They’ve made it all the way to what most asylum-seekers consider the promised land – but many fear the gates of Germany will ultimately be closed to them.
Migrants from countries other than Syria – including those from Afghanistan, Pakistan, Eritrea, Somalia and the Balkan states – make up a substantial share of the extraordinary crush of humanity aiming to reach Germany and other wealthy northern European havens in the waning weeks of summer.
But many are well aware that in the eyes of the authorities, their cases are more ambiguous than those fleeing Syria’s civil war, now in its fifth year. And in overflowing camps and refugee centers, knowledge of this differing status can breed bewilderment and resentment.
“I’m really worried about my asylum application because Syrians are getting the priority ahead of refugees from all other countries,” said Hazzaz Ahmed, 23, who arrived in Germany last week from Pakistan.
“It’s just as dangerous in Pakistan – we have many extreme radical Islamist groups, and each has a different ideology, and they are fighting each other,” said Ahmed, who said he fled after suffering a shrapnel wound in a suicide bombing.
“I saw people die before my eyes, and pieces of their bodies were scattered,” he said. “That’s why I decided to come to a place that would be safe.”
The European Union, which is weathering bitter internal disputes over how to cope with the migrant crisis, is trying to develop a common list of so-called “safe countries,” whose nationals would stand relatively little chance of being granted asylum. As it stands, those designations are now applied unevenly across the 28-member bloc, and also in European states that are not part of the EU.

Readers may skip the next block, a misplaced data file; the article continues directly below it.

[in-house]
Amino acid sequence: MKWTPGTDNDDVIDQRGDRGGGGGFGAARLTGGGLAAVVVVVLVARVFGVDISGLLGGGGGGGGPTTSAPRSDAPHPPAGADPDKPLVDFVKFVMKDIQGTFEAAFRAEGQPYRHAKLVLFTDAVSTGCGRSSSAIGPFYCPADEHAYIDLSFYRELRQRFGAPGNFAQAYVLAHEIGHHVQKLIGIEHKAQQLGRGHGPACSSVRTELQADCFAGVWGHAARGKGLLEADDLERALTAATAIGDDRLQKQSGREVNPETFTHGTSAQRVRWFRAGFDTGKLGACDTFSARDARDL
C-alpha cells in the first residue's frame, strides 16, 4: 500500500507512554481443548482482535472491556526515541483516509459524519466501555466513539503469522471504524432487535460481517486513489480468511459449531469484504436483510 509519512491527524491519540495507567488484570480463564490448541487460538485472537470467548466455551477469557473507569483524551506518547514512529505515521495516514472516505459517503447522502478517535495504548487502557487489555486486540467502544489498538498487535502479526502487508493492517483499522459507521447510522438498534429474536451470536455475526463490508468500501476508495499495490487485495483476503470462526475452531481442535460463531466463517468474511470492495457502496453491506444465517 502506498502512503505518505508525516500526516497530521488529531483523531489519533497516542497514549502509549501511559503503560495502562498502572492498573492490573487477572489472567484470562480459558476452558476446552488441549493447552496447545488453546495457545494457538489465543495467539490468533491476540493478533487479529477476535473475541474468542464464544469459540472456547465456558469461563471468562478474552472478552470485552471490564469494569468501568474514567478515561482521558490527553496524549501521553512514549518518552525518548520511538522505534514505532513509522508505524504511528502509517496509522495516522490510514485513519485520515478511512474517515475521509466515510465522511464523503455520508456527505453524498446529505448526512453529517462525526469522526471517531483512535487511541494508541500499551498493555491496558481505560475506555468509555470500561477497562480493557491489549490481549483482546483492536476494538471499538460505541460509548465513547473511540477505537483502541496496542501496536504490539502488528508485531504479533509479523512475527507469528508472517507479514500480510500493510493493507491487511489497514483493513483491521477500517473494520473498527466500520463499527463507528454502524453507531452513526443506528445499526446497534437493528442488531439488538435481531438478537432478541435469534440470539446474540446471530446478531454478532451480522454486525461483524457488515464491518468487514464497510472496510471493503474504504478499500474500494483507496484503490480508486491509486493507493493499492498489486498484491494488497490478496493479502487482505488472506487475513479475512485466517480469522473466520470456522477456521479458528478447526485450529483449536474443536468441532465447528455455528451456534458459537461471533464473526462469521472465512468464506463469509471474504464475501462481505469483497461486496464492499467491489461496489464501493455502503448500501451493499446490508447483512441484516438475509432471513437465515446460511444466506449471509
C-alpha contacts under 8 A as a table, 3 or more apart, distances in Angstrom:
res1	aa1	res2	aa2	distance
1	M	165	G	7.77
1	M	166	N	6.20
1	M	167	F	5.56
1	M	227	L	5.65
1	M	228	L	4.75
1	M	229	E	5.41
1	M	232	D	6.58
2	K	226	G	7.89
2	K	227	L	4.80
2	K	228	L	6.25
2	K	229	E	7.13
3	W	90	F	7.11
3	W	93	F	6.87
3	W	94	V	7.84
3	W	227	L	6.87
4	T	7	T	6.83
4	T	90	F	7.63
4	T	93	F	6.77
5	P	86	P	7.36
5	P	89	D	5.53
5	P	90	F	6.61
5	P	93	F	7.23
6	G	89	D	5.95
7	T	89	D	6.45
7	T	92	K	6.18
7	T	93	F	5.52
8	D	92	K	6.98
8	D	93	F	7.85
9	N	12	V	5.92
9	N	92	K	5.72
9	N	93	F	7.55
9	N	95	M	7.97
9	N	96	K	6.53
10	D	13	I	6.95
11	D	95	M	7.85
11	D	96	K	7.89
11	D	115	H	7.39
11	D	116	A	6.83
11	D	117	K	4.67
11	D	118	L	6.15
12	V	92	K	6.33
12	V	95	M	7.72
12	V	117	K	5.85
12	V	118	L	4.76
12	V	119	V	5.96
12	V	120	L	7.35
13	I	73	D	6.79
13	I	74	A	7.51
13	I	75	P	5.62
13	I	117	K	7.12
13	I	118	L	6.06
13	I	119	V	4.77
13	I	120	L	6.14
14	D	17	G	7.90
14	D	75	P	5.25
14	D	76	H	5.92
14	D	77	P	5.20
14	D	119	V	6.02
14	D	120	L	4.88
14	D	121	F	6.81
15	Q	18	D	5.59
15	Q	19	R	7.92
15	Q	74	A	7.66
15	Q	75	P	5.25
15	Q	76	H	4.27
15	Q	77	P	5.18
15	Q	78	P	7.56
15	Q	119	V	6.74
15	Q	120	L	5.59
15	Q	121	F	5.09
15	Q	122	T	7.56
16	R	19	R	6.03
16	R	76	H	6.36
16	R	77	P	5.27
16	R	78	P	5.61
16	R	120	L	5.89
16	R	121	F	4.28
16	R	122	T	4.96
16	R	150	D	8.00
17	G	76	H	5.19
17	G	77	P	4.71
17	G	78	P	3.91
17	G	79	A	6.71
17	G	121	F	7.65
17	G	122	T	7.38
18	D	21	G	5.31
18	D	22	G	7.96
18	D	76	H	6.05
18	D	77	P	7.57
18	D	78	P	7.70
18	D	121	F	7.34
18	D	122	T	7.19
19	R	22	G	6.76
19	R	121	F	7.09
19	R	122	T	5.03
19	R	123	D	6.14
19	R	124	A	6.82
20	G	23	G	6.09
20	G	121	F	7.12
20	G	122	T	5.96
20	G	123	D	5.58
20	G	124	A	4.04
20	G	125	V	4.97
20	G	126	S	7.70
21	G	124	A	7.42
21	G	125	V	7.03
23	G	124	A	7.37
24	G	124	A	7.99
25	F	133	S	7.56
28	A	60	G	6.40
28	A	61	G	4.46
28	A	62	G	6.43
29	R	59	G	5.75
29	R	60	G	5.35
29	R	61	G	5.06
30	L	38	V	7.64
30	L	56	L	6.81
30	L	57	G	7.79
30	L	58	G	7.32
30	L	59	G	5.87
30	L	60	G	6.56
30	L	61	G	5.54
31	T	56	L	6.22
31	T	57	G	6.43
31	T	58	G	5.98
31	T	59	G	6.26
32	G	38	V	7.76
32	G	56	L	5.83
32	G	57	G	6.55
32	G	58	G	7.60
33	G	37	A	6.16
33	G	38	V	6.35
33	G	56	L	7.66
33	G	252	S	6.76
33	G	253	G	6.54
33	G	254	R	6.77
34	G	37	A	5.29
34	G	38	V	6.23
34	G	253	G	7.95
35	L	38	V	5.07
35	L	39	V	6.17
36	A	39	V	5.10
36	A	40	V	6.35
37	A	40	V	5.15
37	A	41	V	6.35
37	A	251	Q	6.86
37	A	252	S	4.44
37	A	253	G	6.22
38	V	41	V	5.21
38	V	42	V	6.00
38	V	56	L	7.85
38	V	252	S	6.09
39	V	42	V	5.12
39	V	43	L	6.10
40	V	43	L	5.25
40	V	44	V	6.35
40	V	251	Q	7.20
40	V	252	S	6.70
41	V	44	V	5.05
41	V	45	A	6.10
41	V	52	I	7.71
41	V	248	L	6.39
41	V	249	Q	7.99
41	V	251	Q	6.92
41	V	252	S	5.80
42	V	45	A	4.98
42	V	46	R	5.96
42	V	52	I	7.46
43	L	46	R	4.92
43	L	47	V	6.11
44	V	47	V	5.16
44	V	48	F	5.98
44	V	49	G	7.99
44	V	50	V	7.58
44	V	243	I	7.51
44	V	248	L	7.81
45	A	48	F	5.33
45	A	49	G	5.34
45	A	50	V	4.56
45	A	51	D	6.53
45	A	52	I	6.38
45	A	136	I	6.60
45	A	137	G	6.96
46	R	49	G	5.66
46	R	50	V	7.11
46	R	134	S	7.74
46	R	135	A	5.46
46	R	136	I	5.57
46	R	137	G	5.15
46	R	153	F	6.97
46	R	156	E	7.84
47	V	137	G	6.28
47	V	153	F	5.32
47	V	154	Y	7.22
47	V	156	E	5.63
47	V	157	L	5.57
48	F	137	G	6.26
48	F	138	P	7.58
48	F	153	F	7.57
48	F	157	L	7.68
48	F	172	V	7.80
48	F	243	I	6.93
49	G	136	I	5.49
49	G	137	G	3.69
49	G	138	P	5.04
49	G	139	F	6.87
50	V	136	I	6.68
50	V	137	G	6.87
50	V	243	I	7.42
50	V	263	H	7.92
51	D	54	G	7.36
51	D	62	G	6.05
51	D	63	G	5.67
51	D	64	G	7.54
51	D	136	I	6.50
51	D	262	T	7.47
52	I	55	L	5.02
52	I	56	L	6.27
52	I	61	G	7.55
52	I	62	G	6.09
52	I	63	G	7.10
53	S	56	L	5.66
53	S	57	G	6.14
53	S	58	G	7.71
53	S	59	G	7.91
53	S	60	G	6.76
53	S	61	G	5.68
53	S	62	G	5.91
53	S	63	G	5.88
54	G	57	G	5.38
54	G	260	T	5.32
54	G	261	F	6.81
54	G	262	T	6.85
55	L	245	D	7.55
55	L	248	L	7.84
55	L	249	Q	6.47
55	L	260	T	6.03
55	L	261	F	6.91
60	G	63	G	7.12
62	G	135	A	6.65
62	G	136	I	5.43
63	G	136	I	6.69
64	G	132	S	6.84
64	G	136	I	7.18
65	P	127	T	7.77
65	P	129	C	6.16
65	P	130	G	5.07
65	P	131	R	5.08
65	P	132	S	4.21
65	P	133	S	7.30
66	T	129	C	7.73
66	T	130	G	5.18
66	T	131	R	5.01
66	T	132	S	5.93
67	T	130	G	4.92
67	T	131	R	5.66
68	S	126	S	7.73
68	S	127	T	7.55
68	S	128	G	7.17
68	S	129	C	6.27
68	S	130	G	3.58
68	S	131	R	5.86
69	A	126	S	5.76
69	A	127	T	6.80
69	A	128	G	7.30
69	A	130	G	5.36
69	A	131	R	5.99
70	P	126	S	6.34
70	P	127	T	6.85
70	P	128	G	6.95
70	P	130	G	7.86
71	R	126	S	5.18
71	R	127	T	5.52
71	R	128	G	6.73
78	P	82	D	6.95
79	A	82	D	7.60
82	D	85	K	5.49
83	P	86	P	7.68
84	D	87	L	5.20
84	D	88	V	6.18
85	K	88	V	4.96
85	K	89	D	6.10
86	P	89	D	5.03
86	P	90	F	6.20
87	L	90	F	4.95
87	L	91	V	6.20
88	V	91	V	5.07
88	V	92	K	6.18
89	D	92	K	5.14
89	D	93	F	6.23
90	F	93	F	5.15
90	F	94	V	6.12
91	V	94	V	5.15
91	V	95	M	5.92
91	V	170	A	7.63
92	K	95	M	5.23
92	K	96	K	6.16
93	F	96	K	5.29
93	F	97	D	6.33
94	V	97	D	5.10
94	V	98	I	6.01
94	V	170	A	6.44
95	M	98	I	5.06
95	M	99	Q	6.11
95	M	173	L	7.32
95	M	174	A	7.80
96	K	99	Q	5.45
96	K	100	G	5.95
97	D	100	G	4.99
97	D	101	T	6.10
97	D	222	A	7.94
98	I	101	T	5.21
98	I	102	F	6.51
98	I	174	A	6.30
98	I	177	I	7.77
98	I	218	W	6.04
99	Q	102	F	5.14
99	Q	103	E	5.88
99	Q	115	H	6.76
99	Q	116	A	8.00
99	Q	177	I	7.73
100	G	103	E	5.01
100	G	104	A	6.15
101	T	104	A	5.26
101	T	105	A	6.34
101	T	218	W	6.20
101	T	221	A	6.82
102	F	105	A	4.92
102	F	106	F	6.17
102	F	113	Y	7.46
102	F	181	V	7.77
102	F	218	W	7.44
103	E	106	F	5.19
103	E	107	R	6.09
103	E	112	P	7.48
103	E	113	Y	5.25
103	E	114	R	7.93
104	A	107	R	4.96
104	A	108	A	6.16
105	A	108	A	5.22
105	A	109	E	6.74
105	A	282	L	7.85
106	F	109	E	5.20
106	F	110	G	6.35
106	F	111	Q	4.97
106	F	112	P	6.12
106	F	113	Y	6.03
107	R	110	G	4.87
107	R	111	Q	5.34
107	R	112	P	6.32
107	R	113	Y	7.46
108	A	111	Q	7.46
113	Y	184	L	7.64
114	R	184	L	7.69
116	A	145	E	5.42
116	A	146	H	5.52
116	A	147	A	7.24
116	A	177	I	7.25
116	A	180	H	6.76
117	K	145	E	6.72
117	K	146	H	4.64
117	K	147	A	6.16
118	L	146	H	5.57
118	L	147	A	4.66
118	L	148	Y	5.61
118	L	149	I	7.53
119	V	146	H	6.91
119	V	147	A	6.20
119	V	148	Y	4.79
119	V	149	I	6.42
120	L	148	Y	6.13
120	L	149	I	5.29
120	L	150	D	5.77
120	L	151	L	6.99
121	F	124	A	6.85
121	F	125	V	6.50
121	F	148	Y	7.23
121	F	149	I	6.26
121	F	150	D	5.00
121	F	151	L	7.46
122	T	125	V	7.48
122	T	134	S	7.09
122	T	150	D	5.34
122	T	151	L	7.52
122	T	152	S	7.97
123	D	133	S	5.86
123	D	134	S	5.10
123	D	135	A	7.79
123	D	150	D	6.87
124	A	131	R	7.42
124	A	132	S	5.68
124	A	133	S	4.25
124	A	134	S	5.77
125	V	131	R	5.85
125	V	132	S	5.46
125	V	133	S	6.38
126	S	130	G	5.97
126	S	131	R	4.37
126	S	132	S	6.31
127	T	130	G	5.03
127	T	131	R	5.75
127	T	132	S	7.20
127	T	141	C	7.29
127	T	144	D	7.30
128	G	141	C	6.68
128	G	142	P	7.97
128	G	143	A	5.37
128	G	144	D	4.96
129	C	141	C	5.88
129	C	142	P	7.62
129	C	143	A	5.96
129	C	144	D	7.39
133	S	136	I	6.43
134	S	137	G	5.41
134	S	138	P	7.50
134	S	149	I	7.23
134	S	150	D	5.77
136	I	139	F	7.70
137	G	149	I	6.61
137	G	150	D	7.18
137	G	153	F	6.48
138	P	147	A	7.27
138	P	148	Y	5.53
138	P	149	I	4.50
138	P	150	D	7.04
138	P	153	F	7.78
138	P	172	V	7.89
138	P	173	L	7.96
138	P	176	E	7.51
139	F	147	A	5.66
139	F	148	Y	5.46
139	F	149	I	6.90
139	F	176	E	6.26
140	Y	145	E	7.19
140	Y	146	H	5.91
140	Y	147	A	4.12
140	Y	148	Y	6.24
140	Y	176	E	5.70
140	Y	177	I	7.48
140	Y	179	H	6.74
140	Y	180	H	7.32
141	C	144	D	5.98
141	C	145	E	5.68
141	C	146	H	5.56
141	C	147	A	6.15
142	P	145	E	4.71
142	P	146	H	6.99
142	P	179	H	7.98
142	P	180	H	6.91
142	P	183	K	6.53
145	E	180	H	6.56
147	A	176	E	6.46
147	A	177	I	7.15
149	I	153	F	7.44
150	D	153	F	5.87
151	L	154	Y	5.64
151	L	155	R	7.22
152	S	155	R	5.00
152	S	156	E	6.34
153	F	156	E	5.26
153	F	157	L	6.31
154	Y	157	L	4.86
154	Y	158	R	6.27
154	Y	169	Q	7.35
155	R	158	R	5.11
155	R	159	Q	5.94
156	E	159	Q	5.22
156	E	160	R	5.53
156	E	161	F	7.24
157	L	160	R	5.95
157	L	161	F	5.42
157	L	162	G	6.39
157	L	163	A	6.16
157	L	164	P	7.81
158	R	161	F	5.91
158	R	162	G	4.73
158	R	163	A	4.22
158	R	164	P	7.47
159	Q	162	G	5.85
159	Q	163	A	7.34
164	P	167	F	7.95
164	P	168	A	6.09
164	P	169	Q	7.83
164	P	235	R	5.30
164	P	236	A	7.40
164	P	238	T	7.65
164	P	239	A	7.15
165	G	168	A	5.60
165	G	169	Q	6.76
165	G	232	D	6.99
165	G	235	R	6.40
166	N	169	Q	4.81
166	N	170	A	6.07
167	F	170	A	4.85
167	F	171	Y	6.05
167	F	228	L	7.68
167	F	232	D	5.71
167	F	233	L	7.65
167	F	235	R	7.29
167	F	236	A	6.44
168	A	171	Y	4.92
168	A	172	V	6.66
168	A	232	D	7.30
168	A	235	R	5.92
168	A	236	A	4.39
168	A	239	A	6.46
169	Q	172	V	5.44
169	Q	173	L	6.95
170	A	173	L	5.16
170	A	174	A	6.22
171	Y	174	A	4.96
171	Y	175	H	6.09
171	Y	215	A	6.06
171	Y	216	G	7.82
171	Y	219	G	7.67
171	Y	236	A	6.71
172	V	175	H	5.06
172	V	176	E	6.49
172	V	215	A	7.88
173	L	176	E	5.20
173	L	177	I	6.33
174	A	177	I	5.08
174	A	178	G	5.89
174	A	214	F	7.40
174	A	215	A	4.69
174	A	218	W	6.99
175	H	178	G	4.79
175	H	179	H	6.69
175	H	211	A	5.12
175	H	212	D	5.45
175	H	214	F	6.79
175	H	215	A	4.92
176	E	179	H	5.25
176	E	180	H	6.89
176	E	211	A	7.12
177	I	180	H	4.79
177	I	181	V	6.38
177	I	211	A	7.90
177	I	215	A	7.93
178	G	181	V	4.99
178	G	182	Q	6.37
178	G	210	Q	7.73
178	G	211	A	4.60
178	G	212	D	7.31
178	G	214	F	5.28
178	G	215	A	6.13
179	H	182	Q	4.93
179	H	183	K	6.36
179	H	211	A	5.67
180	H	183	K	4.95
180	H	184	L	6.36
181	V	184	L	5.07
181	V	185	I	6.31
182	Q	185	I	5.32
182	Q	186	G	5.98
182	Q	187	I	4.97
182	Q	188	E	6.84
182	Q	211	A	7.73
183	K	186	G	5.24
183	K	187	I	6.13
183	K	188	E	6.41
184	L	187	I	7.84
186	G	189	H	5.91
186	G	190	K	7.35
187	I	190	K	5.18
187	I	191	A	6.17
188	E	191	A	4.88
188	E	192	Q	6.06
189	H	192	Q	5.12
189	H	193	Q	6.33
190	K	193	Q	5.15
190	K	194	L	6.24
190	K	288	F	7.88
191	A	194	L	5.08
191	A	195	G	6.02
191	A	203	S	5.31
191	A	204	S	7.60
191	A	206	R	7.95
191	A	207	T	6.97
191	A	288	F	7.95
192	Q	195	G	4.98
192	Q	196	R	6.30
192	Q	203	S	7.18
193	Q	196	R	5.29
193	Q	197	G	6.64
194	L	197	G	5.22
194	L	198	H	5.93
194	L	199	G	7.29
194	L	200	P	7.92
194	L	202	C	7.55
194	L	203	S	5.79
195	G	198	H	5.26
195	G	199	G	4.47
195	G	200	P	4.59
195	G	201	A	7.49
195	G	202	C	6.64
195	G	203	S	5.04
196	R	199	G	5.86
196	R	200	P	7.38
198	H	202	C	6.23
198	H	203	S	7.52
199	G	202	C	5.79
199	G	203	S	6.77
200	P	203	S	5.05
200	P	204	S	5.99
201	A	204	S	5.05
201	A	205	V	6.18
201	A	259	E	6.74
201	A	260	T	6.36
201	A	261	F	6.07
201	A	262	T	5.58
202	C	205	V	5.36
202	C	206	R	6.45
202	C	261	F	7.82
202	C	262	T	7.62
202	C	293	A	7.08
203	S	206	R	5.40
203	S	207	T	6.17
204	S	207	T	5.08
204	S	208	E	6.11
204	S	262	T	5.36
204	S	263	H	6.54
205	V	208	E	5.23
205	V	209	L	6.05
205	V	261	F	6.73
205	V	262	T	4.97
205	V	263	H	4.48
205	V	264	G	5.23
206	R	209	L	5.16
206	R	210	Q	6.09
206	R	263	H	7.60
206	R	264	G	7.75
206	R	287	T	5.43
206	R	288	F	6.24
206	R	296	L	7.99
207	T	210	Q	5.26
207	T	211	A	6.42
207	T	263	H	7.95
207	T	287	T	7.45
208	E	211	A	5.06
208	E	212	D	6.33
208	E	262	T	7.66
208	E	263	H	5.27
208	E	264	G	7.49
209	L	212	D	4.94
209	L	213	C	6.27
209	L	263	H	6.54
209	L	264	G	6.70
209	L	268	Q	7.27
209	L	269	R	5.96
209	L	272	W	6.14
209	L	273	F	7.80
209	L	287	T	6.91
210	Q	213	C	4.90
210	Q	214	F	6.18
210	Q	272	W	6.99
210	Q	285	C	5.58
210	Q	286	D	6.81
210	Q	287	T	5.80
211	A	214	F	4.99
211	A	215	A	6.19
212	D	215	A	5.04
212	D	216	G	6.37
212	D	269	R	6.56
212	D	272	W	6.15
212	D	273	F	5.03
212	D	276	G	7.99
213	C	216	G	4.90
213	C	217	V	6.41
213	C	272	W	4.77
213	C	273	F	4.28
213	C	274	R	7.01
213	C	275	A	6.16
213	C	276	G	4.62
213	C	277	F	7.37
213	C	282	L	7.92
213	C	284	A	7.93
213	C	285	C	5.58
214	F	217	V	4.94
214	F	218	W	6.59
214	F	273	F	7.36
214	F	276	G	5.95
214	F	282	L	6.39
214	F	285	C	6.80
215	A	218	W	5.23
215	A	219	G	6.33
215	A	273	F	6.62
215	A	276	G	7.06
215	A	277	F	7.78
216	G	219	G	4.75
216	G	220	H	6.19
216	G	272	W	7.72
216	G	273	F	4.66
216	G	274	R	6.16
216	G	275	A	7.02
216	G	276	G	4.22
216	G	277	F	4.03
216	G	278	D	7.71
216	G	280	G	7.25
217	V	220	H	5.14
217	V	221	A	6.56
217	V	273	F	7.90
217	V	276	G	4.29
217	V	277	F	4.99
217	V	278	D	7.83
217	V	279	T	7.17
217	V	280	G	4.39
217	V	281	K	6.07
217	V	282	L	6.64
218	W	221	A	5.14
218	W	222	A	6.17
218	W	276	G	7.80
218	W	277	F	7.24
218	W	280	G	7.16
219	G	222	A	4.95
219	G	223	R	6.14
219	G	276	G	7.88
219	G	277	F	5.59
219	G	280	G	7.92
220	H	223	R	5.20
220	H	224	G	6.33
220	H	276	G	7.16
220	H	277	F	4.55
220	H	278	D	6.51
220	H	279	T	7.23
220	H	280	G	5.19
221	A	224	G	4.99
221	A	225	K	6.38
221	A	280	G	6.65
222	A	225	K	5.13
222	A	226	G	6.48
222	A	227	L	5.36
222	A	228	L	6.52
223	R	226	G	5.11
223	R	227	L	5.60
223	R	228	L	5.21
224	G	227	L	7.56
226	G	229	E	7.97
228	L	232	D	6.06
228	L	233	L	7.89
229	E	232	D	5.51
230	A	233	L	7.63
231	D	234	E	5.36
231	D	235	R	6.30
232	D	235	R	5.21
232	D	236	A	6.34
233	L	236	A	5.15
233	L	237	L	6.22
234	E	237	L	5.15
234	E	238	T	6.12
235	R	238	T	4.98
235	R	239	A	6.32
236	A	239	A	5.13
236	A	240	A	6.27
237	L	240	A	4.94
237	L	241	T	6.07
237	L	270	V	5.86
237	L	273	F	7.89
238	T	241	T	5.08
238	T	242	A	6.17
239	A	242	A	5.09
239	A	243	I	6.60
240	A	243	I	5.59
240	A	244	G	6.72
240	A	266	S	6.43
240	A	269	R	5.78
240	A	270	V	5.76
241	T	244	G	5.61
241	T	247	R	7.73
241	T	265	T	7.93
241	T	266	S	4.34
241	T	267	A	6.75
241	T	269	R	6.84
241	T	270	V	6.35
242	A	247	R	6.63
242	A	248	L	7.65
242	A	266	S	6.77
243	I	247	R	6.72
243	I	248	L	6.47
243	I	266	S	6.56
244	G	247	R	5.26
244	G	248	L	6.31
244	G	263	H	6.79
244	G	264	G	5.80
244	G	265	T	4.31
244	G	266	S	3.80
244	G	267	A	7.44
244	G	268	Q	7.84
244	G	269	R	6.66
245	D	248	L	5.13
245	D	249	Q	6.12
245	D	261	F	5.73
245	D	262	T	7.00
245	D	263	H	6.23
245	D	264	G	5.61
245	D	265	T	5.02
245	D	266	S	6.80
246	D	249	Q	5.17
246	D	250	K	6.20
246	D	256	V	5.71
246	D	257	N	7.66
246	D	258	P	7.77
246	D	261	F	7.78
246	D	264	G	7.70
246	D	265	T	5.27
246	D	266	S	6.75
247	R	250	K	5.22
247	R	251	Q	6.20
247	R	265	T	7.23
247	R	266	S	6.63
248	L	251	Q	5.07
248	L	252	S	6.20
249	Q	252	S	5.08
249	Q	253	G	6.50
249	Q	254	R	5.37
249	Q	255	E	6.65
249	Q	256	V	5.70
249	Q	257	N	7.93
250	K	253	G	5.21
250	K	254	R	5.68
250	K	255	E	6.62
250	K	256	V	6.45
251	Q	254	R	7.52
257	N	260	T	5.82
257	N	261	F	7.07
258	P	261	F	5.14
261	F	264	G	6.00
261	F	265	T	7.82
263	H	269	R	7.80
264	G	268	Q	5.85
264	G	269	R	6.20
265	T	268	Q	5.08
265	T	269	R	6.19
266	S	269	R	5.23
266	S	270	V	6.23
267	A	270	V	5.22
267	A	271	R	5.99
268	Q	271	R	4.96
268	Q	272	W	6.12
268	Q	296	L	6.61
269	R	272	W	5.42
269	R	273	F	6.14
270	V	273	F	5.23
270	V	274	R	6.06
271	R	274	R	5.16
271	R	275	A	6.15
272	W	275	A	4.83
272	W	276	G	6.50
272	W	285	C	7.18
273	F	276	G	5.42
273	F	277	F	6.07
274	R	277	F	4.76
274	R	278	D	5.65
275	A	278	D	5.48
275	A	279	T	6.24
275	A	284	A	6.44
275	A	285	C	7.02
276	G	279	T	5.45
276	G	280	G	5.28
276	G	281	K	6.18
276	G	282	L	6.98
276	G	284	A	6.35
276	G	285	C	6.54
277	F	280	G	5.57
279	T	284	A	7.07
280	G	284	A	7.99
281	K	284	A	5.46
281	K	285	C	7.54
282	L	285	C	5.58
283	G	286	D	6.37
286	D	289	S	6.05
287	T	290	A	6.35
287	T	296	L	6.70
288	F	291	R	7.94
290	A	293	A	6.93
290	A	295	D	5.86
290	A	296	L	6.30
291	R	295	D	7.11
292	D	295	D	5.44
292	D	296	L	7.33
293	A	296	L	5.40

Last year, 95% of Syrian applicants were granted protection and allowed to stay on in the EU, according to figures compiled by the bloc’s executive branch. Iraqis, Afghans and Eritreans were also recognized in significant numbers, but for them, the process is fraught with greater uncertainty.
“It’s not safe anywhere in Afghanistan, even Kabul,” said Yakibe Ali, who comes from volatile Ghazni province, much of which is in the hands of the Taliban. He arrived four months ago and was still waiting for word on whether his asylum application was moving forward.
Ali said, though, that he had nothing against the Syrians, even if their bids to secure protection are more swiftly dealt with, and more successful overall.
“People who are coming from wars in any country are entitled to look for a safe place to live their lives,” Ali said. “Hopefully, we can all have a place here together.”
Of those making up the current surge of migrants, prospects are worst for those fleeing impoverished Balkan countries like Albania and Kosovo, whose rate of acceptance hovers at around 6% or less. Many of those now here fear that their applications will be summarily dismissed as German authorities work to clear an enormous backlog to make way for new arrivals.
During a weeklong window earlier this month in which Germany essentially opened its borders to all, regardless of where they first reached European territory, thousands of migrants and refugees streamed in undocumented. The reimposition of border checks on Sunday, described as a means of restoring “order” to the admission process, was meant in part to discourage opportunistic entry from the nationals of Balkan states.